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1 Semichor. While their hearts were jocund & sublime, Drunk with idolatry, drunk with wine And fat, regorged of bulls and goats,
1675 Chaunting their idol, and preferring Before our living Dread, who dwells In Silo, his bright sanctuary : Among them he a spirit of phrenzy sent, Who hurt their minds,
1680 And urged them on, with mad desire, To call in haste for their destroyer : They, only set on sport and play, Unweetingly importuned Their own destruction to come speedy upon them 1685 So fond are mortal men, Fall'n into wrath divine, As their own ruin on themselves to invite; Insensate left, or to sense reprobate, And with blindness internal struck.
1690 2 Semichor. But he, though blind of sight, Despised and thought extinguished quite, With inward eyes illuminated, His fiery virtue roused, From under ashes, into sudden flame,
169 And, as an evening dragon, came Assailant on the perched roosts, And nests, in order ranged, Of tame villatic fowl; but, as an eagle, His cloudless thunder bolted on their heads.
1700 So virtue given for lost, Depress’d, and overthrown, as seem'd, Like that self-begotten bird, In the Arabian woods emboss'd, That no second knows, nor third,
1705 And lay ere while a holocaust, From out her ashy womb now teem’d, Revives, reflourishes, then vigorous most When most unactive deem'd; And, though her body die, her fame survives,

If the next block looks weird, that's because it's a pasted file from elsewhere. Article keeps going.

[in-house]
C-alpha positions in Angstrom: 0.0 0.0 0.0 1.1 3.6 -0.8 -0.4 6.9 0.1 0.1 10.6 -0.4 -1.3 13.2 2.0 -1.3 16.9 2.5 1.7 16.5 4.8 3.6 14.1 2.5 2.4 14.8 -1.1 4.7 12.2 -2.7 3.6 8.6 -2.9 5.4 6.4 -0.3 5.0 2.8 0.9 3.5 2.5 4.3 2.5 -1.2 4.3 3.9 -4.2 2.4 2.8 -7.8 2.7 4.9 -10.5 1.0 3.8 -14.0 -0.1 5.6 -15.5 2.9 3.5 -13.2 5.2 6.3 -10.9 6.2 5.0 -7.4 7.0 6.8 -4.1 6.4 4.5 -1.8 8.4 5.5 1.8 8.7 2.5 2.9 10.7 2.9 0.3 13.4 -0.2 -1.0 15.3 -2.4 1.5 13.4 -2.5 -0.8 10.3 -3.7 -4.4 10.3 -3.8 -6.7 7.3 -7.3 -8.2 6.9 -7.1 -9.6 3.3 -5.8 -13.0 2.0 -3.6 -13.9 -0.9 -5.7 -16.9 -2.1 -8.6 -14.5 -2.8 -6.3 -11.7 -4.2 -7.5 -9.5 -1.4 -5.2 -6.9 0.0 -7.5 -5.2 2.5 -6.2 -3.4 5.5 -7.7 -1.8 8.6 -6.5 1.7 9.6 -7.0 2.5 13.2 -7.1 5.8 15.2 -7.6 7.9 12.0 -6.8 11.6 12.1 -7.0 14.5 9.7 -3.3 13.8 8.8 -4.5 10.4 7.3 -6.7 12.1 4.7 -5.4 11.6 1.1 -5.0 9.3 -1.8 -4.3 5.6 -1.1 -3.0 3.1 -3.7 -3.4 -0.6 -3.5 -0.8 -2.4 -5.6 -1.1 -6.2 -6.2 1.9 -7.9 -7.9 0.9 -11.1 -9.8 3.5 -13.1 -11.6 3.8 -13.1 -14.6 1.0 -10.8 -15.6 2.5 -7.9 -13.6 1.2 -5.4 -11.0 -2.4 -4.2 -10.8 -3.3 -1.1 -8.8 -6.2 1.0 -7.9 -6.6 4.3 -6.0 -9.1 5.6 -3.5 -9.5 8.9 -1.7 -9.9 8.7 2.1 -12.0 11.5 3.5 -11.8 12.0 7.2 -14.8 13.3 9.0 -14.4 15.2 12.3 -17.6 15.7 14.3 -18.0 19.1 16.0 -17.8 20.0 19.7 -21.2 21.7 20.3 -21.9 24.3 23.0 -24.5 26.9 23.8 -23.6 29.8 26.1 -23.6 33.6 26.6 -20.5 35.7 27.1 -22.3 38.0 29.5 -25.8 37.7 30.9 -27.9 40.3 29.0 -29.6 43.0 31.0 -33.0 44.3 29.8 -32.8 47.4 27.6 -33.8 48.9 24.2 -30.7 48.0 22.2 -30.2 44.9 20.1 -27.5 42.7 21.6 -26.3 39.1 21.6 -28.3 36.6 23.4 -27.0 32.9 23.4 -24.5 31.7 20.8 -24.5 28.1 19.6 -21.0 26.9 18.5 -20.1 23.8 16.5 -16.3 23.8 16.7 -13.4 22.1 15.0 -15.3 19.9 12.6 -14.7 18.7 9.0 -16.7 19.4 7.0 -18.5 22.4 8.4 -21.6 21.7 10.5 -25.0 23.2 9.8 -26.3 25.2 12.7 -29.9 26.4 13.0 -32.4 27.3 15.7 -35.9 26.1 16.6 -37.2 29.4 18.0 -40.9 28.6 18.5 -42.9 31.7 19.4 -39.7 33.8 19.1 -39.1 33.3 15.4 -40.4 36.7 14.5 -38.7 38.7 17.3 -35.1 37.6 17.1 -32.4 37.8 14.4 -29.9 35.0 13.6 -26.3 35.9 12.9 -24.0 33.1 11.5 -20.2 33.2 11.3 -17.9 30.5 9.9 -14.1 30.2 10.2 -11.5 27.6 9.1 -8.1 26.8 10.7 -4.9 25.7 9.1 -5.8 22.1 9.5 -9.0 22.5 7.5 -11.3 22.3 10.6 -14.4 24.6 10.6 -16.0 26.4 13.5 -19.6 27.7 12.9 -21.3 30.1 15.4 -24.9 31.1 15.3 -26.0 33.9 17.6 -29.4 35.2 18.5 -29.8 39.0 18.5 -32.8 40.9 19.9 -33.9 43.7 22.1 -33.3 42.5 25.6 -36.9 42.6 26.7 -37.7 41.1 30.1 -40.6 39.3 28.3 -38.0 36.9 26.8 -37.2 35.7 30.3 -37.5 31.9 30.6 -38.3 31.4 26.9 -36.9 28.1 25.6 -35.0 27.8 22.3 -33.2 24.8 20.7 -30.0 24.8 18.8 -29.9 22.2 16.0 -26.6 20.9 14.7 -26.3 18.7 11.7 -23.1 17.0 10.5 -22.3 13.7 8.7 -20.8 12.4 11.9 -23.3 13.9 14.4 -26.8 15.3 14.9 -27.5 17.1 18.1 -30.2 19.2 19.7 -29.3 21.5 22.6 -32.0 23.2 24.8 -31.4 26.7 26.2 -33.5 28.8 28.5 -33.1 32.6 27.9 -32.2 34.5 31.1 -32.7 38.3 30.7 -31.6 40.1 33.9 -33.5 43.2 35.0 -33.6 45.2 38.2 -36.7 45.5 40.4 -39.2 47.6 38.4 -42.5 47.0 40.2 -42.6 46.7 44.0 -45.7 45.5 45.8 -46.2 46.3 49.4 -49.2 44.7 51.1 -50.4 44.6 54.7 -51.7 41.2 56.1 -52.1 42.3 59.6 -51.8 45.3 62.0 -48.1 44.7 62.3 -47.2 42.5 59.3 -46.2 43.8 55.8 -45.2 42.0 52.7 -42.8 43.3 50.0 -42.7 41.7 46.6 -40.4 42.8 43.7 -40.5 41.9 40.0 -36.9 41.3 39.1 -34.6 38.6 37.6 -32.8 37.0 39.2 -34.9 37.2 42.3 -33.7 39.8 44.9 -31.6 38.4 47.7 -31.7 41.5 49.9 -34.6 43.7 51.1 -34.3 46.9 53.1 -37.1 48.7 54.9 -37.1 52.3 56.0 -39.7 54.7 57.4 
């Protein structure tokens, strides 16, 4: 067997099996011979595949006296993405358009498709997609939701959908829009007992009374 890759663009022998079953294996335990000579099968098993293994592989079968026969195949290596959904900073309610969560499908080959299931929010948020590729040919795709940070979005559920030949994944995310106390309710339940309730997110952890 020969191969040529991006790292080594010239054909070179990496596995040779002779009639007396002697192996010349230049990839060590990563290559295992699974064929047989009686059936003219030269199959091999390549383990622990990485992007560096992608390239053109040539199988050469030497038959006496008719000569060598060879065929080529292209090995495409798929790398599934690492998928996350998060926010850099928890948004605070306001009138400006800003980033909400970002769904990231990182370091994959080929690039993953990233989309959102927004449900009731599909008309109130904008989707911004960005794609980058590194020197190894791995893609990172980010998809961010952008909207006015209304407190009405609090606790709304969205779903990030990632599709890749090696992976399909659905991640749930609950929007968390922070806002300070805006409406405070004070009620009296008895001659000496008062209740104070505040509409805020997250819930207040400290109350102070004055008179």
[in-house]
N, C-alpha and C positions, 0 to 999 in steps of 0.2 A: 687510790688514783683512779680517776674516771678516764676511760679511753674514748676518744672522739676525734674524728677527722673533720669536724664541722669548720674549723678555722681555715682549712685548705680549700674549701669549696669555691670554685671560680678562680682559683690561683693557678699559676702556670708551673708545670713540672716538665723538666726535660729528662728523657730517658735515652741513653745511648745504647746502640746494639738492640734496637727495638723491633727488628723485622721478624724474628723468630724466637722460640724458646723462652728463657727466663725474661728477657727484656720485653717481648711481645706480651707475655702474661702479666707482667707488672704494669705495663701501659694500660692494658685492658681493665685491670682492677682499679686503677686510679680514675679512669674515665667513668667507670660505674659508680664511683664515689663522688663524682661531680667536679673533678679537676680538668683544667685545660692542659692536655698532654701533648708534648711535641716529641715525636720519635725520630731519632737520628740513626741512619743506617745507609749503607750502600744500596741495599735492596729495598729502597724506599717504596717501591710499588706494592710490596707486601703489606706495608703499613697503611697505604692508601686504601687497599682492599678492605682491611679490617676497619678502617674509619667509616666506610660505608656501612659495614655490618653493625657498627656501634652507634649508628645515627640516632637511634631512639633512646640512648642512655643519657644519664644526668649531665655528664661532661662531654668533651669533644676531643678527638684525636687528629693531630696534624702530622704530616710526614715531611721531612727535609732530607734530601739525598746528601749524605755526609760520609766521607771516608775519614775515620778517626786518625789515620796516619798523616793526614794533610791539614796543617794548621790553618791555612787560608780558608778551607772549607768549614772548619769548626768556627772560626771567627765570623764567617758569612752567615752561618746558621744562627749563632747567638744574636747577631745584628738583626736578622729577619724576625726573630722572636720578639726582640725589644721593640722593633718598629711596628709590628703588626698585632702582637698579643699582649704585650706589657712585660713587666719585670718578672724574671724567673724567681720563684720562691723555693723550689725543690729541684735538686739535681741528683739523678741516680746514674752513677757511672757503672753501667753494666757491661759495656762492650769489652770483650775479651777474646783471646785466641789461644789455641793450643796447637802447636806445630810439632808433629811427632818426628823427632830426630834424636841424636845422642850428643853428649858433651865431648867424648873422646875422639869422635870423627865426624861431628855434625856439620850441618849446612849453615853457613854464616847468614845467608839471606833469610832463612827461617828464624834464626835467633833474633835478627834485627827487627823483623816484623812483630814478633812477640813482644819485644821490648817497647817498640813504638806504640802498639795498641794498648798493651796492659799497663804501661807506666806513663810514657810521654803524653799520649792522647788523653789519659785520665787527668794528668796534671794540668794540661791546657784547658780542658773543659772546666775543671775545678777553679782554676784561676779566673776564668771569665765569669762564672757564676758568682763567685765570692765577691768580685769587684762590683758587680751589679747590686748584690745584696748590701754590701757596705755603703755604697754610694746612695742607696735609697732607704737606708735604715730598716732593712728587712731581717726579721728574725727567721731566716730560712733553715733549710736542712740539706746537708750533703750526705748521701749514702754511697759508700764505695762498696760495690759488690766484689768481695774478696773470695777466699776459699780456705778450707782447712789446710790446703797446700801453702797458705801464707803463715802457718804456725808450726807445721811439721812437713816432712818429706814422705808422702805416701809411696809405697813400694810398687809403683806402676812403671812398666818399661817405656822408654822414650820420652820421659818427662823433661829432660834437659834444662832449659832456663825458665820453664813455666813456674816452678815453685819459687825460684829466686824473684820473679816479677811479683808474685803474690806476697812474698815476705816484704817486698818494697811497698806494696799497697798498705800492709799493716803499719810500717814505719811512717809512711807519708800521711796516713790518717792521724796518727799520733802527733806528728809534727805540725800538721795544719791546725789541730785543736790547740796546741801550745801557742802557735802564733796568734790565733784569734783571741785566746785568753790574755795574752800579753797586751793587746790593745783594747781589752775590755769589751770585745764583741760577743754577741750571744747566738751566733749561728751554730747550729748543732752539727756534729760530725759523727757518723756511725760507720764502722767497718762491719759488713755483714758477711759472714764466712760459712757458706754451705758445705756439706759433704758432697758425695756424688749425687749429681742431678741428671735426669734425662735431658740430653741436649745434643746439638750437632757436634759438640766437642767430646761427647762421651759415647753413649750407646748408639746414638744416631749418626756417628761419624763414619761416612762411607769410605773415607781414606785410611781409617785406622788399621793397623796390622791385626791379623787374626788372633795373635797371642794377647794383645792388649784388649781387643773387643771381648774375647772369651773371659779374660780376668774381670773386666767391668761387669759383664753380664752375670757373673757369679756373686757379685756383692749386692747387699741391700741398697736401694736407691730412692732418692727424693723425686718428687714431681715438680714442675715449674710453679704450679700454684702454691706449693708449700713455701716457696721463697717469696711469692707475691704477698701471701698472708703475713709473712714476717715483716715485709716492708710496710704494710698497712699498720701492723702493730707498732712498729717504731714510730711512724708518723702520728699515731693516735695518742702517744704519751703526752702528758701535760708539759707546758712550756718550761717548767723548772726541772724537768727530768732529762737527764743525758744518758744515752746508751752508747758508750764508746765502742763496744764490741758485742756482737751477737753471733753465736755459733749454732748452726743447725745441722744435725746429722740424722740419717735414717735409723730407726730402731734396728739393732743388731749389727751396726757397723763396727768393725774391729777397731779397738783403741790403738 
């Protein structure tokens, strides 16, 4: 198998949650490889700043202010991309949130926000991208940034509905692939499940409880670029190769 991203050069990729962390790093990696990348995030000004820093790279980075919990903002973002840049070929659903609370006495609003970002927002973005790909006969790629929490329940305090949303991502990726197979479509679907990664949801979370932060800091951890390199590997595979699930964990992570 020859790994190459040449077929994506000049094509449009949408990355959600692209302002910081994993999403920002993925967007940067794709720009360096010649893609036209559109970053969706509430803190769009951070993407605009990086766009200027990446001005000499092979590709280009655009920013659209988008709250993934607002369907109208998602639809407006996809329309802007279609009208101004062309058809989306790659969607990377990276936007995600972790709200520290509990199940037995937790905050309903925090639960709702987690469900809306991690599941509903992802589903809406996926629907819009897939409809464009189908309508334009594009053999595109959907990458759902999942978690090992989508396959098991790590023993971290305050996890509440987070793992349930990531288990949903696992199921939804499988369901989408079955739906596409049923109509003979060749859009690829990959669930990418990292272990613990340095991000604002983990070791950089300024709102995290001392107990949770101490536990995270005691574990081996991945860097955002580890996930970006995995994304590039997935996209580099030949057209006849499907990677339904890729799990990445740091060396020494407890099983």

1710 A secular bird, ages of lives.
Man. Come, come, no time for lamentation now,
Find courage to lay hold on this occasion ;
Chor. All is best, though we oft doubt,
THE END OF SAMSON AGONISTES.
PRESENTED AT LUDLOW Castle, 1634.
JOHN, EARL OF BRIDGEWATER,
THEN PRESIDENT OF WAIBS.
TO THE RIGHT HONOURABLE*
JOHN, LORD VISCOUNT BRACKLY,1 Son and Heir Apparent to the Earl of Bridgewater.
&c. MY LORD, This Poem, which received its first occasion of birth from yourself and others of your noble family, and much honour from your own person in the performance, now returns again to make a final Dedication of itself to you. Although not openly acknowledged by the Author,t yet it is a legitimate offspring, so lovely and so much desired, that the often copying of it hath tired my pen to give my several friends satisfaction, and brought me to a necessity of producing it to the public view; and now to offer it up in all rightful devotion to those fair hopes, and rare endowments of your much promising youth, which give a full assurance, to all that know you, of a future excellence. Live, sweet Lord, to be the honour of your name, and receive this as your own, from the hands of him who hath by many favours been long obliged to your most honoured parents, and as in this representation your attendant Thyrsis, so now in all real expression, Your faithful and most humble servant,
• This is the dedication to Lawes's edition of the Mask, 1637.